I do like to dig in my toes when everyone is talking about something. So contrary. As a child my mother insists that I would pester her relentlessly to tell me what I should wear, and then carefully put on the opposite. As I remember it, I merely wanted validation of what I already knew I wanted to wear – unfortunately her choices rarely matched my own. As a teenager I delighted in not smoking or drinking in large part for the bloody-minded pleasure of not following the herd. “How individual you are,” I preened to myself, smoothing down my raglan t-shirt and bootcut jeans while watching Home&Away and listening to the Sugababes.
But this yearning to be an individualist crops up again from time to time. “You MUST read this!” breathes Waterstones, pushing The Latest Thing on me. It’s in all of the papers, I get sent marketing emails about it from book clubs I can’t remember signing up to. I sigh, wearily, and pointedly pick up Daniel Deronda. I am a ghastly human being.
The latest phenomenon has been Elizabeth is Missing, and I had every intention of not reading it. But my lovely friend Tamsin recommended it, and if there’s one thing I struggle to resist, it’s a personal recommendation. So I found myself one night, baby feeding, flicking the pages with a thumb. And what I found was something profoundly inventive. Not in its language (see A Girl is a Half-formed Thing), its play with time (see The Bone Clocks) or simple bonkers-ness (see The Magus). On the surface it’s pretty simple and readable. And yet it’s profoundly inventive and modern in its narratorial voice. Imagine a voice which doesn’t know what it knows – which knows less as the book goes on – which doesn’t remember what it was thinking in the last paragraph. Namely, a voice with dementia.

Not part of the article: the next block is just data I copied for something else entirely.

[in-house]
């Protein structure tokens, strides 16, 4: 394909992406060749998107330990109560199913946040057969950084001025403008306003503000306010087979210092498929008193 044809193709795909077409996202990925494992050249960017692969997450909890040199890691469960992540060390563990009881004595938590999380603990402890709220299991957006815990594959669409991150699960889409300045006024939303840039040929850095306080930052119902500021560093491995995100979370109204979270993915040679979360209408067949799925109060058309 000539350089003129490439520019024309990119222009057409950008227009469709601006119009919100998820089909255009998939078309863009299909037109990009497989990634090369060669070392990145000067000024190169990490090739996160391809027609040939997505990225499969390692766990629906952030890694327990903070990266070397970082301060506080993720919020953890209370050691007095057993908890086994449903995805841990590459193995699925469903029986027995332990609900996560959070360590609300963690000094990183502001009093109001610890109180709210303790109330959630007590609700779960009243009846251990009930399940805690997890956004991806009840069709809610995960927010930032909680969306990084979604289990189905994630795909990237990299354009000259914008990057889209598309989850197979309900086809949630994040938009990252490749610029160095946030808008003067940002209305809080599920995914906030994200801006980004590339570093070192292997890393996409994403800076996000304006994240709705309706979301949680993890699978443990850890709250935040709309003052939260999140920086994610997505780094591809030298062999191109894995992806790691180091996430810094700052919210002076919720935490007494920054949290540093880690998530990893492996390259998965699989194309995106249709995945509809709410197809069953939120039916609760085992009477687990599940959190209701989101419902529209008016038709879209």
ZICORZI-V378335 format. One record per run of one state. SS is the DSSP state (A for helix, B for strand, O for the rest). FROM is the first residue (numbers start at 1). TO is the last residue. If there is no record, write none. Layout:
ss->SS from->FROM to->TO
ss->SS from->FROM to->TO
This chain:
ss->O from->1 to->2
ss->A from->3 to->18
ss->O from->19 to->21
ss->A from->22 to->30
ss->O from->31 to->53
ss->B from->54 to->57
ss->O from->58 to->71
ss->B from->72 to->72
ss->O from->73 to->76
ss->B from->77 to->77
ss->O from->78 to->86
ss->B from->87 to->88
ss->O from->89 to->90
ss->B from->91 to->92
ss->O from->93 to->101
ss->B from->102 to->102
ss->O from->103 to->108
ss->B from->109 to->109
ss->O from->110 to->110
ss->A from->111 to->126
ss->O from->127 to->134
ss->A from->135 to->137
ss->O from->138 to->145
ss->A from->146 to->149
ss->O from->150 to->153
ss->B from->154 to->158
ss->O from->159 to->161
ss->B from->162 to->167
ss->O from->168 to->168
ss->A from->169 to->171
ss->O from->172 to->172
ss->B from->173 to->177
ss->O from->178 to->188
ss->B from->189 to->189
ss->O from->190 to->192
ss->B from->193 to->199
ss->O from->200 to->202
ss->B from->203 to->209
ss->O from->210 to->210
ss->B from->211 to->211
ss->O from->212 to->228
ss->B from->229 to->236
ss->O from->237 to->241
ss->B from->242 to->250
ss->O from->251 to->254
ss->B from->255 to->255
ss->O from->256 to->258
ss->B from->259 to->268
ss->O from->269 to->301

The easy readability obscures quite how hard a book this must have been to craft into a workable story. Healey reaches into an unravelling mind and draws out a plot, a character, suspense, pathos, humour. The novel follows Maud, an elderly lady suffering with dementia, living alone but supported by her daughter and a carer. Healey eases us in, showing us a memory lapse here, a non-sequitur there, but as the book progresses her condition deepens into a chronic forgetting of the most basic words and recent memories. Healey cleverly uses the fact that long term memory often remains keen in dementia to weave together a past and present storyline which increasingly reflect one another. Maud is obsessed with the fact that her friend Elizabeth has disappeared, and battles to uncover the mystery which others seem determined to keep from her. This investigation prompts childhood memories of her sister, and two detective-style storylines are drawn alongside one another.
Because it’s an easy read, you somehow expect an uplifting ending, which is slightly stupid given you’re reading a novel on dementia. There is some validation and certainly some satisfying fictional conclusions, but the final note chimes with sadness for one of life’s cruellest conditions. Dementia is a human tragedy more resonant than a hundred broken hearts – but it’s hidden. So ultimately this novel’s achievement is not in its quality of language or style. It is that it gets under the skin of dementia to present this befuddling condition from the inside with humanity, candour, and flashes of humour. And that’s worth reading, whatever anyone tells you.